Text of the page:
I was turned on to an intriguing TEDx talk by neuroscientist Arne Dietrich about Surfing the Stream of Consciousness by a reader of this blog.
His description of the core theme of the 17 minute video starts at about the 13 minute mark, if you want to get the gist in only four minutes.
A blog post on The Peaceful Self site, "Flying With the Pixies," includes a transcript of part of Dietrich's talk.
"Your mind, your soul, your hopes, your dreams, your emotions is about a cantaloupe size of meat crackling with electricity inside your skull. There's nothing sacrosanct about altered states of consciousness.
You've always been told that altered states of consciousness are higher states of consciousness. The hallmark is that altered states of consciousness is the subtraction of all the mental faculties that make us so special in the animal kingdom. Hypofrontality means that the very pinnacle of human evolution, the prefrontal cortex, must be down regulated, which means that you lose these higher cognitive functions that make us so special.
All altered states of consciousness are lower states of consciousness. You connect to nothing but your own reduced mind.
Some people find the idea repugnant, beneath the significance of the mystical experience and that's alright if you want to hold onto some sort of stone age, medieval sense of spirituality, but I think you will only find this counterintuitive if you hold onto the idea that in those special moments, when you catch a glimpse of some parallel, mental universe, in those very moments, the mind, somehow, can transcend the machinery of the brain, become a ghost in the machine, ride above the fray, and enter some sort of platonian world of eternal truth and beauty in flying off with the pixies."
Dietrich speaks about transient hypofrontality. This is when neural activation in the prefrontal cortex needed to do higher brain functions is much reduced. So you have "no ability to extract yourself from the here and now."
Hence, the feeling of being in a state of consciousness where time slows down and a sense of being at one with the world is experienced.
This is an entirely natural condition, but athletes, meditators, drug users, and other flow-junkies find the feeling so wonderful, often it is viewed as a higher state of consciousness. Actually, from the standpoint of evolution and neuroscience that sense of flow and loss of self is a lower state -- as Dietrich says in the transcript above.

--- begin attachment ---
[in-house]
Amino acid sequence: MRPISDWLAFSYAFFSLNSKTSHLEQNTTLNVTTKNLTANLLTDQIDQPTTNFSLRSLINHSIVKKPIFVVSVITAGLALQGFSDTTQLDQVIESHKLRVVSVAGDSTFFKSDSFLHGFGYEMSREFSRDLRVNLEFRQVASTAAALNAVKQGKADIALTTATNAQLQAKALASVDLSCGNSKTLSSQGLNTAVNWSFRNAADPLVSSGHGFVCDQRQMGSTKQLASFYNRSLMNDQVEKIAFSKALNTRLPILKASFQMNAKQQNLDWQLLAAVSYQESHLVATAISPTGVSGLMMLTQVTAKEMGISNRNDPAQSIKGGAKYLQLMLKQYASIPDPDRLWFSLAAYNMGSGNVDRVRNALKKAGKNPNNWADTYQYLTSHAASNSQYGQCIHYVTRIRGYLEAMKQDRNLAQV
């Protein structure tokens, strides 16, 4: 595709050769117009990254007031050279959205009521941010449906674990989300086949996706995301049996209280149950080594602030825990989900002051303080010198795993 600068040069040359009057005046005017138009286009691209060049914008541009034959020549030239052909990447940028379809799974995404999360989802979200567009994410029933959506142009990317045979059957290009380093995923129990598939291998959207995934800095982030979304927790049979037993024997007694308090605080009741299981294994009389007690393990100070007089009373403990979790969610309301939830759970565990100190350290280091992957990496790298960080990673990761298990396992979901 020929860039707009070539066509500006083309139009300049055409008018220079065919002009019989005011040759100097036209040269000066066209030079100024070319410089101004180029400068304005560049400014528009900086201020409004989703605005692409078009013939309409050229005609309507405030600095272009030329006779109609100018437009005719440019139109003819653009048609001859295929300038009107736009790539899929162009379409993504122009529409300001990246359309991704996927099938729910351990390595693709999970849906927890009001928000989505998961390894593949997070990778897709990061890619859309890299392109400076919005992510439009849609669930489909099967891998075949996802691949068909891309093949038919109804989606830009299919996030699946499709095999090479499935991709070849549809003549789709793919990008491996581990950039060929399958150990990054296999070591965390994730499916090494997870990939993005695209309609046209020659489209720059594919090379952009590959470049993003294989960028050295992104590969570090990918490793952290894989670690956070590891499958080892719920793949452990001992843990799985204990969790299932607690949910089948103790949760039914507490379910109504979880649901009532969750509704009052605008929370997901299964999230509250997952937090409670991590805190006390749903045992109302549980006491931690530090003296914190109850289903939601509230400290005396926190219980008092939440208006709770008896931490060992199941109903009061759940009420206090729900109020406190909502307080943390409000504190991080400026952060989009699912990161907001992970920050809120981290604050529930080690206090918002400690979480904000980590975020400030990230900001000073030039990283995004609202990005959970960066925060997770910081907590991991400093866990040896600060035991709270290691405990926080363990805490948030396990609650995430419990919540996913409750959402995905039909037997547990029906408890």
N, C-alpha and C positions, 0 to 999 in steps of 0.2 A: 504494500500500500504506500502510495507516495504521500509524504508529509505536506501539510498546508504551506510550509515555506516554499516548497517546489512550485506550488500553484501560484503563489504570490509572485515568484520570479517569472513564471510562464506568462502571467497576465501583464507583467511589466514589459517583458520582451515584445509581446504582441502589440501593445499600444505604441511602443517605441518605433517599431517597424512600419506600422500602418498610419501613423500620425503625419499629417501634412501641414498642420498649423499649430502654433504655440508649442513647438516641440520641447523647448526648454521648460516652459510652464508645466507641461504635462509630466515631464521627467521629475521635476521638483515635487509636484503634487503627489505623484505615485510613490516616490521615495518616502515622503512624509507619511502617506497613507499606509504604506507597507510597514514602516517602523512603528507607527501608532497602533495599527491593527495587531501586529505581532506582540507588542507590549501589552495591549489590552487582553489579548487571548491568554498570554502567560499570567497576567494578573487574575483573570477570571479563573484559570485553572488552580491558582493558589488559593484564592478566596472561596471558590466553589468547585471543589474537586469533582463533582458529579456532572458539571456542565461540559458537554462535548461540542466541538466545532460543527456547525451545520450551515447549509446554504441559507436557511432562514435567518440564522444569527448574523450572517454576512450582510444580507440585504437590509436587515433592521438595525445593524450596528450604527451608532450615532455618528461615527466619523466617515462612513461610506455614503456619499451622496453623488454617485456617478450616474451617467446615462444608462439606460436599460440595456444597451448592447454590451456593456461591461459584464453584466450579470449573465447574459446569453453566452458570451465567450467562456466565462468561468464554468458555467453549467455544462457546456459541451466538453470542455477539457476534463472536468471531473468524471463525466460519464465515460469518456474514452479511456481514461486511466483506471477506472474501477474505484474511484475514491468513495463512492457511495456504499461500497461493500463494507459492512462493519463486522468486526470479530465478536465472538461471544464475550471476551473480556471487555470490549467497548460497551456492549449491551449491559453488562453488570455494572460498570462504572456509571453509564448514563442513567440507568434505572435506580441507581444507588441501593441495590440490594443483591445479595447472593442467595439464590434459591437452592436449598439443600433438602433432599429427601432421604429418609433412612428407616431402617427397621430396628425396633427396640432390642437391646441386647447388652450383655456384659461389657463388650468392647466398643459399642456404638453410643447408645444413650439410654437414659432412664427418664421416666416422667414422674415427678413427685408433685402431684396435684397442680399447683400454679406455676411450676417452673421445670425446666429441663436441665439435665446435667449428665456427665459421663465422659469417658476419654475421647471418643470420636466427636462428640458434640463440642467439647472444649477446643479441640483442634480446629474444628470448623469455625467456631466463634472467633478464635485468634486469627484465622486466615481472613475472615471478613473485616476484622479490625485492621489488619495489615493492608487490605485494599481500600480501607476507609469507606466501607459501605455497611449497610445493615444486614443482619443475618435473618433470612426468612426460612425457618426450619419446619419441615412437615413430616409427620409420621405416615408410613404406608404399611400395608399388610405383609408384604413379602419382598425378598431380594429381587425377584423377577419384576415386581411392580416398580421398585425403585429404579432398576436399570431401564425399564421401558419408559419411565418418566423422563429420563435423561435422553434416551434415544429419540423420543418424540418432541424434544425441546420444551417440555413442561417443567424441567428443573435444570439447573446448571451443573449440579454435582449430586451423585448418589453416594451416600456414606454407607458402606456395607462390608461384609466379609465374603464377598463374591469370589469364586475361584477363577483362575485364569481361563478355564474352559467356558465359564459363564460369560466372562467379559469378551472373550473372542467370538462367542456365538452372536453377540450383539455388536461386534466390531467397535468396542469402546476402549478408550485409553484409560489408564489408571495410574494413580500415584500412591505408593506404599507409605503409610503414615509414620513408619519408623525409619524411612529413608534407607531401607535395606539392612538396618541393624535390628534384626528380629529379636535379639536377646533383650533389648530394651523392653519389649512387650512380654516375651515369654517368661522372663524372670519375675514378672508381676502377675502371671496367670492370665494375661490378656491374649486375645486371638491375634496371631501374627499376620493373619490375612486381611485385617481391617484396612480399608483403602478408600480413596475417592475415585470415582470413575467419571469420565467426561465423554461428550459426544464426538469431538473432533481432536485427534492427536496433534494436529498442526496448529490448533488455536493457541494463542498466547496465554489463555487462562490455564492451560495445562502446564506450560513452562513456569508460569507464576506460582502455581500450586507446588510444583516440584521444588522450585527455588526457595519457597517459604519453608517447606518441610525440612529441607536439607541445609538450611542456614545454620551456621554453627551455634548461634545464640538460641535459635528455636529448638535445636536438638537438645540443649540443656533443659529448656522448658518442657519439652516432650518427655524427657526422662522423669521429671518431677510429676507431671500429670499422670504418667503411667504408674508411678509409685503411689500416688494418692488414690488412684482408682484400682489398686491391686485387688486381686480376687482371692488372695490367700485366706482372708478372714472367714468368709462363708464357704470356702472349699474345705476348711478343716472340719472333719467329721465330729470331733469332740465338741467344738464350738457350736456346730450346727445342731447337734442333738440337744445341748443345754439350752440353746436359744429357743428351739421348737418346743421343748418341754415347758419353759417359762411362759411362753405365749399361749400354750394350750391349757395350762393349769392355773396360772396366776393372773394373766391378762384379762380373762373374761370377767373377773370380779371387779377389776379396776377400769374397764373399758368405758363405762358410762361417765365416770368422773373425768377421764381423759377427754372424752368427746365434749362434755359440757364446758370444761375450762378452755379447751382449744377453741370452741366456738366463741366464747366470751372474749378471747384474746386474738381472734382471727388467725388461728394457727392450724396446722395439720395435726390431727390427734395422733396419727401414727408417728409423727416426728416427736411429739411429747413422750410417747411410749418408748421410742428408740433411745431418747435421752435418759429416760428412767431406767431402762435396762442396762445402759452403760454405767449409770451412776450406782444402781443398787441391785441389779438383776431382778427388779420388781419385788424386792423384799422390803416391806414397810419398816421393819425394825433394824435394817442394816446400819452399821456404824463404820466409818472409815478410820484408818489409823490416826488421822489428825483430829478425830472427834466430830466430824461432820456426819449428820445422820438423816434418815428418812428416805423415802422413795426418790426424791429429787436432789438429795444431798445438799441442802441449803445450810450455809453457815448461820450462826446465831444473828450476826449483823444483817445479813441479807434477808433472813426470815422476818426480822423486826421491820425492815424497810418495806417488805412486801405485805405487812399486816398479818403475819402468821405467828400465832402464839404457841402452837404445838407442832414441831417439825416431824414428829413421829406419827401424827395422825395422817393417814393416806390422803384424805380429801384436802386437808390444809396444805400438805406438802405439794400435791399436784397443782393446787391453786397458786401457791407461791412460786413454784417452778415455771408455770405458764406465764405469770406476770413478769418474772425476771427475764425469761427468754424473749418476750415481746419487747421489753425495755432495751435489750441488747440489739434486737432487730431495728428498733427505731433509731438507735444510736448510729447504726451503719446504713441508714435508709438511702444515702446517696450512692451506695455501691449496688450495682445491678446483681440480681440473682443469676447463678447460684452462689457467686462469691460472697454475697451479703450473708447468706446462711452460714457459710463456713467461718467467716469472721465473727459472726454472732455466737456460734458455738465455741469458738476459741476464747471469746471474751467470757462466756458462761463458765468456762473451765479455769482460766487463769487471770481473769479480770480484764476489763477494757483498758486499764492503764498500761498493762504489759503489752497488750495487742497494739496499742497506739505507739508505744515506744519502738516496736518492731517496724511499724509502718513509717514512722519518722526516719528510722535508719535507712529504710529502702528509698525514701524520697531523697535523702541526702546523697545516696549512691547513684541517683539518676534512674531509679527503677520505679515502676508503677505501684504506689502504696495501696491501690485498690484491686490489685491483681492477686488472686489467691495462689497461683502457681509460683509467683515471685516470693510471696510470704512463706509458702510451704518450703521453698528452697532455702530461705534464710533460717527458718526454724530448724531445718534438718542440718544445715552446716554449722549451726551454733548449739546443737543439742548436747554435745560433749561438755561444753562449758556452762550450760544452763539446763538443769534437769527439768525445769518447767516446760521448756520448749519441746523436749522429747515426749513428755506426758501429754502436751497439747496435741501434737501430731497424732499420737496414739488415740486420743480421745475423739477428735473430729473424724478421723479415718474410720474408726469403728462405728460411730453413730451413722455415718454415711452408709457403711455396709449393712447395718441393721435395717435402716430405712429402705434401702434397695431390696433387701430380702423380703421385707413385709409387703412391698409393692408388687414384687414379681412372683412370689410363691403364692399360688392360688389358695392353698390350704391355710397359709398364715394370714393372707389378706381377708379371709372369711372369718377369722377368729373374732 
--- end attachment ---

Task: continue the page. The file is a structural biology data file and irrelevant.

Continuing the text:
Which doesn't mean transient hypofrontality, a.k.a, flow, isn't a good thing.
Our brains wouldn't have this ability if it wasn't adaptive in many situations -- such as being attacked unexpectedly and needing to fight back with our complete attention in the present moment (thinking about what we're going to have for dinner tomorrow isn't called for when there may be no tomorrow for us).
Nor is recognition of it a new thing.
Psychologist Mihaly Csikszentmihalyi famously wrote about flow many years ago. "The Rise of Superman" is a recent book about optimal physical performance -- in line with the oft-heard advice my marital arts/Tai Chi instructor gives us students, the Yoda-like, No think, just do.
It is indeed cool that sitting in eyes-closed meditation, smoking marijuana, ingesting a magic mushroom, or walking in nature can bring us to much the same thoughtless, timeless state of consciousness as enjoyed by a big wave surfer or expert skateboarder.
Dietrich's point still stands, though: this is a subtraction from what makes us peculiarly human, a loss of higher cognitive functions.
Again, this can be highly pleasant and functional. In certain circumstances.
Transient hypofrontality obviously isn't a condition we'd want to be in permanently, as we pretty much lose the ability to plan for the future or learn from the past. And it isn't a path to enlightenment or some other ethereal altered consciousness.
It's just another way the physical brain works.